The Chief Executive of the Essex Home Safety Partnership has announced a new campaign starting today to get a WiFi alarm installed in every home in the county. According to Sir Henry Gigg of EHSP, too many people carry on sleeping when their WiFi goes down in the middle of the night, and he hopes that the £4.99 alarms will help to reduce WiFi related deaths in the home by 40% over the next ten years.
Sir Henry said: ‘It is a well-known fact that losing your WiFi connection for just a few seconds could put you and your family in very real danger of not being able to use Facebook and Twitter, and a prolonged period of downtime could make it impossible to download programmes from the iPlayer. If you are not awake to switch the plug off and on at the wall, the problem could get worse and worse, and by the time you wake up you may need to perform a full router reset and create your wireless password all over again. We already had a nationwide panic a few weeks ago when a Southend mum didn’t post to Facebook for 15 minutes, and in my opinion it is only a matter of time before someone is killed by a lack of connectivity. Millions of teenagers across the world treat downtime like the end of the world, and they are the last people that we should be upsetting.’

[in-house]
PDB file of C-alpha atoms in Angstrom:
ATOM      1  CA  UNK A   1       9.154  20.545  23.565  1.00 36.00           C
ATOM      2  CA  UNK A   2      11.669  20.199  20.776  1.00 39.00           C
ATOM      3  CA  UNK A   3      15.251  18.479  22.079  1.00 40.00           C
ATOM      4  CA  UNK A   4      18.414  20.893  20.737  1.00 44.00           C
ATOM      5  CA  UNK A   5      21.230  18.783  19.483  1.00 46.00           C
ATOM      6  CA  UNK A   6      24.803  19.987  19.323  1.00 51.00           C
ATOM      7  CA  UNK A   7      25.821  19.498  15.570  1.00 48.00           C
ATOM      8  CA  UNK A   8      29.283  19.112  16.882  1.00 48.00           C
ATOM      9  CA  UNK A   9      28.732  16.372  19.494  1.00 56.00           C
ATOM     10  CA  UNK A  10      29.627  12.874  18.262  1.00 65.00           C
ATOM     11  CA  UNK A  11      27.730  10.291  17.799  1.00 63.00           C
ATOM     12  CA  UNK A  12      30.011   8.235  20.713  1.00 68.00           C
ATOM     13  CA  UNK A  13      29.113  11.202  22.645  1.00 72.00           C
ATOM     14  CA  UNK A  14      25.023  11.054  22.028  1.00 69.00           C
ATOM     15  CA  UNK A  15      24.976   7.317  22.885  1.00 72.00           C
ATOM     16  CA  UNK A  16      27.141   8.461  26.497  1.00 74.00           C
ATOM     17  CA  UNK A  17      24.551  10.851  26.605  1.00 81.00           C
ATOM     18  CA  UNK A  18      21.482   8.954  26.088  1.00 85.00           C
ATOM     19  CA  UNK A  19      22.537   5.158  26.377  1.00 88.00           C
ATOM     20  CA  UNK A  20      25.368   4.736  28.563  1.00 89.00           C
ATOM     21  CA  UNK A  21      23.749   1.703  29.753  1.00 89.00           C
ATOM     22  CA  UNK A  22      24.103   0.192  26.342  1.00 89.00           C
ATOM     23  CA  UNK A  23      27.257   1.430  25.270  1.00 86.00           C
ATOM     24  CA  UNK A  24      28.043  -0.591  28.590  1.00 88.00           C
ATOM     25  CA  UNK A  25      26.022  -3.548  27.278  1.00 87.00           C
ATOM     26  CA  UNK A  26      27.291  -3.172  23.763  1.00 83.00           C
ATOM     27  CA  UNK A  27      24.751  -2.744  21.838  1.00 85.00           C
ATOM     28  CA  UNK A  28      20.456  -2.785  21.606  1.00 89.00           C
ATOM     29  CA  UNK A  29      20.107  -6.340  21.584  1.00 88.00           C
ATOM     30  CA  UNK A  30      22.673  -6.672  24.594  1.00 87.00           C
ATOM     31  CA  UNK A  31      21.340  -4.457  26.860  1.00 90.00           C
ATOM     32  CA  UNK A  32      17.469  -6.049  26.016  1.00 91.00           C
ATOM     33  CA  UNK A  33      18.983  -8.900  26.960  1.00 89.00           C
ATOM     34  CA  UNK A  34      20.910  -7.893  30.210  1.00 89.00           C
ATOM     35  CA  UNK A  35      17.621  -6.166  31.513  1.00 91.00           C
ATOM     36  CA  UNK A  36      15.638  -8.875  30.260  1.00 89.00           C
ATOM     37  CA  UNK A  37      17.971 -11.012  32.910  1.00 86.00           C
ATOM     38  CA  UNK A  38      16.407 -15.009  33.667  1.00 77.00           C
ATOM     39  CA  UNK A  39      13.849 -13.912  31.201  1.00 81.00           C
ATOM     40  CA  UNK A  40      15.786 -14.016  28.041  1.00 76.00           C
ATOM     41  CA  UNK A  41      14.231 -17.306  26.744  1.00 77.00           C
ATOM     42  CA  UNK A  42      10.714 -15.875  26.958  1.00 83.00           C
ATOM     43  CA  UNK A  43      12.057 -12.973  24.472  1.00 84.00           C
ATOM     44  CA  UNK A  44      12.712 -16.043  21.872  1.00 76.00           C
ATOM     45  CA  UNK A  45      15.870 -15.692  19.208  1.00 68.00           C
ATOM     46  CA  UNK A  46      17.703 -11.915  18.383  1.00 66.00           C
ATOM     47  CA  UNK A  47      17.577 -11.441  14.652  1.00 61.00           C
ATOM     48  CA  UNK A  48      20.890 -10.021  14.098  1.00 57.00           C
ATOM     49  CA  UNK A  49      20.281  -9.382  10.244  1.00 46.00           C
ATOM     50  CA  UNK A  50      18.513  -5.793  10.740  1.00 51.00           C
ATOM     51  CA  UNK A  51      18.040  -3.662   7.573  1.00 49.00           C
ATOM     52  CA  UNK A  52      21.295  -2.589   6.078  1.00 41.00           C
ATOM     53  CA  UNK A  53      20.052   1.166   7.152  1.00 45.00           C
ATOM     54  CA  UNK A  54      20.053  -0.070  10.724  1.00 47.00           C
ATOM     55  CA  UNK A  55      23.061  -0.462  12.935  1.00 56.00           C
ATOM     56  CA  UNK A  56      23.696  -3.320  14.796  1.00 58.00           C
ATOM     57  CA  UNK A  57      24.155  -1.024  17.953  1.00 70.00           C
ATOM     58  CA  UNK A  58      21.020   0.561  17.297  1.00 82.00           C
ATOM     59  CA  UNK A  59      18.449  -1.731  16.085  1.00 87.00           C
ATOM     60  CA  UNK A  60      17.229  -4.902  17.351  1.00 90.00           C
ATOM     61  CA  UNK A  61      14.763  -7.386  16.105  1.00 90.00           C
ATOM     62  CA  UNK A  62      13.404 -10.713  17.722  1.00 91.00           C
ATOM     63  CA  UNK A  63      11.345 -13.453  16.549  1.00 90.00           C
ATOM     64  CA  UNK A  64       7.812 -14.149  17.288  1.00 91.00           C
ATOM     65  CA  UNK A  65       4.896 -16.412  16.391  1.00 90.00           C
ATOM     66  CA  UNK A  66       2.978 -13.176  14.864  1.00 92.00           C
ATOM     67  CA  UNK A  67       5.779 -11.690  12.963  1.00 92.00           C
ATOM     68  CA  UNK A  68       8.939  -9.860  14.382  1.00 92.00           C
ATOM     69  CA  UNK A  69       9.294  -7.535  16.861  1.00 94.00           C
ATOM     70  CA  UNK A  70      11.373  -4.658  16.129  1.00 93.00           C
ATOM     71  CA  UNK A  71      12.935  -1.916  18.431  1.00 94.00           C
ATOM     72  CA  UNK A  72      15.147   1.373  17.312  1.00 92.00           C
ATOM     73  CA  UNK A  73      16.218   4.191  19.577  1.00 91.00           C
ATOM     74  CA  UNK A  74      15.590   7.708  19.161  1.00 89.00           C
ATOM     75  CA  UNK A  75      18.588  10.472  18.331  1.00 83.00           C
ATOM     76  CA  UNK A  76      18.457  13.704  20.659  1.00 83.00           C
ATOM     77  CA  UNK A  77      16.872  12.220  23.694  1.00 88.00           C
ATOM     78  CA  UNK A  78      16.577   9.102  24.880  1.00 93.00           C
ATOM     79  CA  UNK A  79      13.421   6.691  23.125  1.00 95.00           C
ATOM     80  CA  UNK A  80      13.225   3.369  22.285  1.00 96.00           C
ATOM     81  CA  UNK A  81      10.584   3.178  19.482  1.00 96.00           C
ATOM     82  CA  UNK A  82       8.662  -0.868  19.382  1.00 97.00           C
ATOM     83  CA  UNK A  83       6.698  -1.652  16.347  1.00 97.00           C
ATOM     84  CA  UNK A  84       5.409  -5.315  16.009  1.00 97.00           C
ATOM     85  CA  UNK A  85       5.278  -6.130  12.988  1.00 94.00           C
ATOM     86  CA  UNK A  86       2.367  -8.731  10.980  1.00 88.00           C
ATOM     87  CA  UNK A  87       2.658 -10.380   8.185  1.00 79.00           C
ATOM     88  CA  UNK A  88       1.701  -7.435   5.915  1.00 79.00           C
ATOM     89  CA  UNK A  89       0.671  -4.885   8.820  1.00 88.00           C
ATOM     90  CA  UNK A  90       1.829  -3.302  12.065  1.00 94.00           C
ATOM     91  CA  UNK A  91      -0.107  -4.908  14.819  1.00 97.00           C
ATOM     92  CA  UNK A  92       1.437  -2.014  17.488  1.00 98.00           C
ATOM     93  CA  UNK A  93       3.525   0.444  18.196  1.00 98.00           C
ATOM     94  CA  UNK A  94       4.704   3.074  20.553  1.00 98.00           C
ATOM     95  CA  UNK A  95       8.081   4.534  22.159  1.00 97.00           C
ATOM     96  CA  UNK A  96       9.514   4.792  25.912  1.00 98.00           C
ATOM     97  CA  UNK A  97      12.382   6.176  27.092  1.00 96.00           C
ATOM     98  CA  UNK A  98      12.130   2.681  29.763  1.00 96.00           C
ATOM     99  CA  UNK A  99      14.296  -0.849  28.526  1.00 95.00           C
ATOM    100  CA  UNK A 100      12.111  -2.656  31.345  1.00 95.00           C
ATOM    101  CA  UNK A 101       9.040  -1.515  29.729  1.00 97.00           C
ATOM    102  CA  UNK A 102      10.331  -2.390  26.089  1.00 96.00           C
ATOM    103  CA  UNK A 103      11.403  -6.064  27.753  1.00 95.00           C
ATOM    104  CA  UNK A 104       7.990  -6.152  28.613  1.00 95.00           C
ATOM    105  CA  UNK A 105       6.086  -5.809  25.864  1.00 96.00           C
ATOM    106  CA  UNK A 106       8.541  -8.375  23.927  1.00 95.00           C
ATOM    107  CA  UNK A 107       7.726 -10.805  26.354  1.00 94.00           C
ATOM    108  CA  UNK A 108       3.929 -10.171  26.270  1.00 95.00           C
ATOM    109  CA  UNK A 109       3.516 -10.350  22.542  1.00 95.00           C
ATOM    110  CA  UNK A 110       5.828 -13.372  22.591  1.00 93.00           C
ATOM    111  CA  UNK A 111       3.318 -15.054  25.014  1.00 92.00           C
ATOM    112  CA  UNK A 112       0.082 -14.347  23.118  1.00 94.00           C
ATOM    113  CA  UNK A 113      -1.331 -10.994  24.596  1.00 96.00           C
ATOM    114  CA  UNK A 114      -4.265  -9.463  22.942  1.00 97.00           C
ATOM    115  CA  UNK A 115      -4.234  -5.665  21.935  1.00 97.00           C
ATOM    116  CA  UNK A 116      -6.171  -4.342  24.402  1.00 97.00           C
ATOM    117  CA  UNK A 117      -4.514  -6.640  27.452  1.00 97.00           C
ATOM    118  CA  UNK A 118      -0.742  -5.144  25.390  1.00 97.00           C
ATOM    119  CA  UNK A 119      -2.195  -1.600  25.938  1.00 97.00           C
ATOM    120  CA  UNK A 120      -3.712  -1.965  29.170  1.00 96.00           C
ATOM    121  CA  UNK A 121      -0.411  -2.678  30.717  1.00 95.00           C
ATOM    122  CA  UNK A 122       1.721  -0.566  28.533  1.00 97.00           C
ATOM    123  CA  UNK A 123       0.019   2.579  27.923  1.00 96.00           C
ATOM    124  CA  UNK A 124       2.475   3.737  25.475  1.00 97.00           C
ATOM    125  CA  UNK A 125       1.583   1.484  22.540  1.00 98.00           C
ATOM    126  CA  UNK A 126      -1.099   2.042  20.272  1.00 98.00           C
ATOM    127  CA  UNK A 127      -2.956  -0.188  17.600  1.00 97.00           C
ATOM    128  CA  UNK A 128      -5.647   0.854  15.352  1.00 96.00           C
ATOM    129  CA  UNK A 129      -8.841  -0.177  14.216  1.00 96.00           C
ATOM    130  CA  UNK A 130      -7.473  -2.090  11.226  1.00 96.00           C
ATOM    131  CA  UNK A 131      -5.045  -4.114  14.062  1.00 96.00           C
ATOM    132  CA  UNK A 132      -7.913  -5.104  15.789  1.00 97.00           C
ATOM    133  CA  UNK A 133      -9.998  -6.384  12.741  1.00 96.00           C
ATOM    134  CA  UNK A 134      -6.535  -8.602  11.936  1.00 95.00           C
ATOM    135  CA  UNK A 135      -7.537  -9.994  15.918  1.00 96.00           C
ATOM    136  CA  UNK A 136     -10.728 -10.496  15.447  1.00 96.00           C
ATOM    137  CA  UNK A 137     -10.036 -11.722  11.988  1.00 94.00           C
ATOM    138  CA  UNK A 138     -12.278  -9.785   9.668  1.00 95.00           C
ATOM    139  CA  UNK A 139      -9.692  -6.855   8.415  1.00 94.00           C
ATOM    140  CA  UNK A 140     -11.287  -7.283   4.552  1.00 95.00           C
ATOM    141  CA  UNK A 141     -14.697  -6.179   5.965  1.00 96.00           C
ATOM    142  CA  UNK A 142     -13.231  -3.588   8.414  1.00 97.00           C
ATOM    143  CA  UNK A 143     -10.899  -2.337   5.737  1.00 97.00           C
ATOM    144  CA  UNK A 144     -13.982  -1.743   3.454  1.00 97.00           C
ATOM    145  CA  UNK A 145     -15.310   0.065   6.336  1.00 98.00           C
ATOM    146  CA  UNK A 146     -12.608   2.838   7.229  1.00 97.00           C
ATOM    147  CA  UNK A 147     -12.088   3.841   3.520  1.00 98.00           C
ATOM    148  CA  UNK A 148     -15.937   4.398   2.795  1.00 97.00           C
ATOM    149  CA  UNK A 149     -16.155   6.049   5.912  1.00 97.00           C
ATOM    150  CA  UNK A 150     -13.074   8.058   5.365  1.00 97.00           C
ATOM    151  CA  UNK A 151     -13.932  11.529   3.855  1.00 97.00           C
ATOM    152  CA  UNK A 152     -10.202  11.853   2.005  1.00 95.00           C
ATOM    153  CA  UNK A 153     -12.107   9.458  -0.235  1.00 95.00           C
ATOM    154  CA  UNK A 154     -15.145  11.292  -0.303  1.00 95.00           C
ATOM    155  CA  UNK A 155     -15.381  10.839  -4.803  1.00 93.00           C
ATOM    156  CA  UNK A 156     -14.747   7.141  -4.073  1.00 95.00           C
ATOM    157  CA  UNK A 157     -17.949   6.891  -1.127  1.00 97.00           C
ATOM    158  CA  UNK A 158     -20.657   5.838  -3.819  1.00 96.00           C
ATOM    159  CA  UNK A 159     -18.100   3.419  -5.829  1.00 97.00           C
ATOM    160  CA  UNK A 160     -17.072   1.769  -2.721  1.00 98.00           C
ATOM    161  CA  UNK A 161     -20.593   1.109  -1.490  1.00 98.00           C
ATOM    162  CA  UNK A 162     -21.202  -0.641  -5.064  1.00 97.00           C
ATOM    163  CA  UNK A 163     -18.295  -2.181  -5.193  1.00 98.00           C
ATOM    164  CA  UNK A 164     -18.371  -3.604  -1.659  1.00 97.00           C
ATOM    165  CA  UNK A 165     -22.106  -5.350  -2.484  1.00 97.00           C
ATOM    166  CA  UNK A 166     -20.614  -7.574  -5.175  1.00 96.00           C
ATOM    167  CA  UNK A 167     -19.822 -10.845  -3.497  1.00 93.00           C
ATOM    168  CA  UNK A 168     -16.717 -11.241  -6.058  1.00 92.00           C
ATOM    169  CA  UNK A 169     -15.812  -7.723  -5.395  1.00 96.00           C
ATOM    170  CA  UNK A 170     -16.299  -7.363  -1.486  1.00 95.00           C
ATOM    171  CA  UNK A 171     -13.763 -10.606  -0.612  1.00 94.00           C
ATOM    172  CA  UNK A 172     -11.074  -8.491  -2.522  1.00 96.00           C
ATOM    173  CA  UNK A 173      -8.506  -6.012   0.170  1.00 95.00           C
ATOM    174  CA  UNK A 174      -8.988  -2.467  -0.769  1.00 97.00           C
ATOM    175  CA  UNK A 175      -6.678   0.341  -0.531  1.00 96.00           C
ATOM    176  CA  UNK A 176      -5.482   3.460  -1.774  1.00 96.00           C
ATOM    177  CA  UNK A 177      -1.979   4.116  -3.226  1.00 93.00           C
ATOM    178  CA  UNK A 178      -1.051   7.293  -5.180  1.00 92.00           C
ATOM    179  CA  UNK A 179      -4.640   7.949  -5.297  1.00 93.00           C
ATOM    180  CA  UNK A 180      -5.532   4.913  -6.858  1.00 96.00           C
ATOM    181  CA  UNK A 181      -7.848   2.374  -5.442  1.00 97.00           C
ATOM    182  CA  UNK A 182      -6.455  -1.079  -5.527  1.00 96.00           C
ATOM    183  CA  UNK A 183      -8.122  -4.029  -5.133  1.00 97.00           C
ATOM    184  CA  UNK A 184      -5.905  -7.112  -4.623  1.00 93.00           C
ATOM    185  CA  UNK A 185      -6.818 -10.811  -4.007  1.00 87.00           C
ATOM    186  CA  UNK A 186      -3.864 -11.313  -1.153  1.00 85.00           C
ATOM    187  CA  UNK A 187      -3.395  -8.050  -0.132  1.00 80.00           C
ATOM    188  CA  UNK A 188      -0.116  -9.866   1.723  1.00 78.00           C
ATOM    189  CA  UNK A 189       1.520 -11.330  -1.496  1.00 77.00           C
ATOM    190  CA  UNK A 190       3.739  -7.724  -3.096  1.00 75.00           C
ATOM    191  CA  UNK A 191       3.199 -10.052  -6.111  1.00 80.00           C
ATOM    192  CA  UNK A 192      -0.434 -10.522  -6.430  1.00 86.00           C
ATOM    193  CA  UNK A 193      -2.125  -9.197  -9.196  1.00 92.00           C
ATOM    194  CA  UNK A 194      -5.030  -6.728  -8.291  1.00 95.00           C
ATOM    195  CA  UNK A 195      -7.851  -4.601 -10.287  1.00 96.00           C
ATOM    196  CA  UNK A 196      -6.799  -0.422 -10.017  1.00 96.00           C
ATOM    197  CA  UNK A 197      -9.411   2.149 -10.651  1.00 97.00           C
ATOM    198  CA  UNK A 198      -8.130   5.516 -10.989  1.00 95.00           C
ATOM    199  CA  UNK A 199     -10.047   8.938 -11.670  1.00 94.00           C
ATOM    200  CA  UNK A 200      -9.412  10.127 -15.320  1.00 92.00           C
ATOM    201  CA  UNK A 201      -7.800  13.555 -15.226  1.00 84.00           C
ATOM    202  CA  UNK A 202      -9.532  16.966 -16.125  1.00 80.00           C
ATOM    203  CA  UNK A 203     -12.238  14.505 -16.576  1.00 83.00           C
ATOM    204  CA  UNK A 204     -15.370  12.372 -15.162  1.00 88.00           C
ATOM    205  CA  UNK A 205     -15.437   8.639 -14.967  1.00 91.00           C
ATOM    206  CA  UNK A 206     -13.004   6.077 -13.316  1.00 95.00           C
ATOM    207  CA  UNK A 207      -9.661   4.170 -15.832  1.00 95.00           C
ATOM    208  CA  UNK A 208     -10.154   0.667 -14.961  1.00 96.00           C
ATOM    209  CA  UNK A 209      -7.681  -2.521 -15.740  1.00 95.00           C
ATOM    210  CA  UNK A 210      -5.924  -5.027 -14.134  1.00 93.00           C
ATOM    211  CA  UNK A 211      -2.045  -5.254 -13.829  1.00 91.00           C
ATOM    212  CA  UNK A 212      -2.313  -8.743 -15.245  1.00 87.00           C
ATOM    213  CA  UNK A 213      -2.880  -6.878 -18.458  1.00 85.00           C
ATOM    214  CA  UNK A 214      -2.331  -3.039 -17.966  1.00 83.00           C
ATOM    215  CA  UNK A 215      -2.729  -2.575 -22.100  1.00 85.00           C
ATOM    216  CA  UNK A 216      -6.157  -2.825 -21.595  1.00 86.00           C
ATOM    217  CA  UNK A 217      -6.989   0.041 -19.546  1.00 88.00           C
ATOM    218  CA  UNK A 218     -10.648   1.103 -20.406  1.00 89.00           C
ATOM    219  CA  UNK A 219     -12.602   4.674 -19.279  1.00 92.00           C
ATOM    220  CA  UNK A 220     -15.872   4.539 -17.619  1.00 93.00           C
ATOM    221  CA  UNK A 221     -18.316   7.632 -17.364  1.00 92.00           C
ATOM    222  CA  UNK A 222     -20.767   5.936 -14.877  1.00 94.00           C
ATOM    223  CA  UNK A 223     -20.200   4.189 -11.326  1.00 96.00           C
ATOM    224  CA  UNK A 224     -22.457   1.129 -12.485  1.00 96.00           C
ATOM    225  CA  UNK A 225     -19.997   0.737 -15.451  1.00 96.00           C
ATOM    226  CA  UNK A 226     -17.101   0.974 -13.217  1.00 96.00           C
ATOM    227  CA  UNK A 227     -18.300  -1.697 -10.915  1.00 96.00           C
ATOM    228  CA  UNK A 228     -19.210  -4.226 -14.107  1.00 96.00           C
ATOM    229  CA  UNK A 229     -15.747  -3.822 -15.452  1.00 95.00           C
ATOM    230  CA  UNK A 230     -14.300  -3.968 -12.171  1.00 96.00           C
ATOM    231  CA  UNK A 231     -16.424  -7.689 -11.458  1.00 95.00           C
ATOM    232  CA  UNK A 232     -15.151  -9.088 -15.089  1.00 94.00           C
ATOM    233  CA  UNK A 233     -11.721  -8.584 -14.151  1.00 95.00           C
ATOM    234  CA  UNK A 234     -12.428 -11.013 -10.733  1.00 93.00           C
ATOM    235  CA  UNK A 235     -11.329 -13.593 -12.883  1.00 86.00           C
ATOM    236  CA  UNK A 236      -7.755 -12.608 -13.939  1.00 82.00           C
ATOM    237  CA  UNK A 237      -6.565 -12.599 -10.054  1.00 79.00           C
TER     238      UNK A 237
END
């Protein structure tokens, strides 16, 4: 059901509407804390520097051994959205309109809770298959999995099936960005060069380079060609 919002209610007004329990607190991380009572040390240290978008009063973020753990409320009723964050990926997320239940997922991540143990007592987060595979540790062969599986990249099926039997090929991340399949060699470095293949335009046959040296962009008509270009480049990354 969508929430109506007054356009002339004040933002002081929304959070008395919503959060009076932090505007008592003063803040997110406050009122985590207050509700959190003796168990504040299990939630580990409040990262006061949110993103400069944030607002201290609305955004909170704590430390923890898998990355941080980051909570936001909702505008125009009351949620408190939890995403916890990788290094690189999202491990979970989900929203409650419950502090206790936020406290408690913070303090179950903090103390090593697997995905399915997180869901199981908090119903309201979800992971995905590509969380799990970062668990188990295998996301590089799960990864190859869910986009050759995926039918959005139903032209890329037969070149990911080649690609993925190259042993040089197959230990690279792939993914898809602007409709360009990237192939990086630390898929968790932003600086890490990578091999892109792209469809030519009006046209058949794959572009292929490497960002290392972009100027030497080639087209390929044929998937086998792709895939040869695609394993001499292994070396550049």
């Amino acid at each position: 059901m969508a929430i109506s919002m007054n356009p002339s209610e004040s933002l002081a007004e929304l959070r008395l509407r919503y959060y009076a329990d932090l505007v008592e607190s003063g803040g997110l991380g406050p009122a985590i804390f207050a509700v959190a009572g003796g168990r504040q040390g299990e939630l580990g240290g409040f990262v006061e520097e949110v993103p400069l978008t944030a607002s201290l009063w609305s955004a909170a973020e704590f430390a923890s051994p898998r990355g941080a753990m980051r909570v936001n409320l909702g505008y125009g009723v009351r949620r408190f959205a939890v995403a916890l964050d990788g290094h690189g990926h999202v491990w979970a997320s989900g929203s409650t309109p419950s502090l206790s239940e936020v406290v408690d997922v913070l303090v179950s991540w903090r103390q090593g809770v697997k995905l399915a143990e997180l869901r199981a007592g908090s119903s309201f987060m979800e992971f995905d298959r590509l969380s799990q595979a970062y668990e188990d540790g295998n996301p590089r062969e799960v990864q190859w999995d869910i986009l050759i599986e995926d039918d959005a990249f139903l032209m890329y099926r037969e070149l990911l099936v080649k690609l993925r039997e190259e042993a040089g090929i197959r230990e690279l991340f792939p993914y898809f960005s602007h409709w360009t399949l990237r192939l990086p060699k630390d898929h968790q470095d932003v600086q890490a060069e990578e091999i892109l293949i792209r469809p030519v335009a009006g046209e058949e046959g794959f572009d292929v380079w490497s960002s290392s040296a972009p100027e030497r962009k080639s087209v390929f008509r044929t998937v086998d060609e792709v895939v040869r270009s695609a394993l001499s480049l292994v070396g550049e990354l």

He added: ‘Once you have installed your home WiFi alarm, it is vital to test it at least once a week by turning your wireless router off at the wall and waiting for the alarm to sound. If you are with BT, you won’t need to worry about this testing as most Home Hubs are programmed to automatically disconnect you at regular intervals anyway. If you have one of the Netgear routers from the early 2000’s that are the size of an original Argos catalogue, you may wish to get one of the £9.99 WiFi downtime alarms with a built-in Carbon Monoxide detector.’
Southend dad-of-five Will Plomp said: ‘I am delighted to be able to say that I am putting my family’s safety first. I have a WiFi down alarm installed on every floor, along with a home full of boosters that allow my children to sleep safely at night.’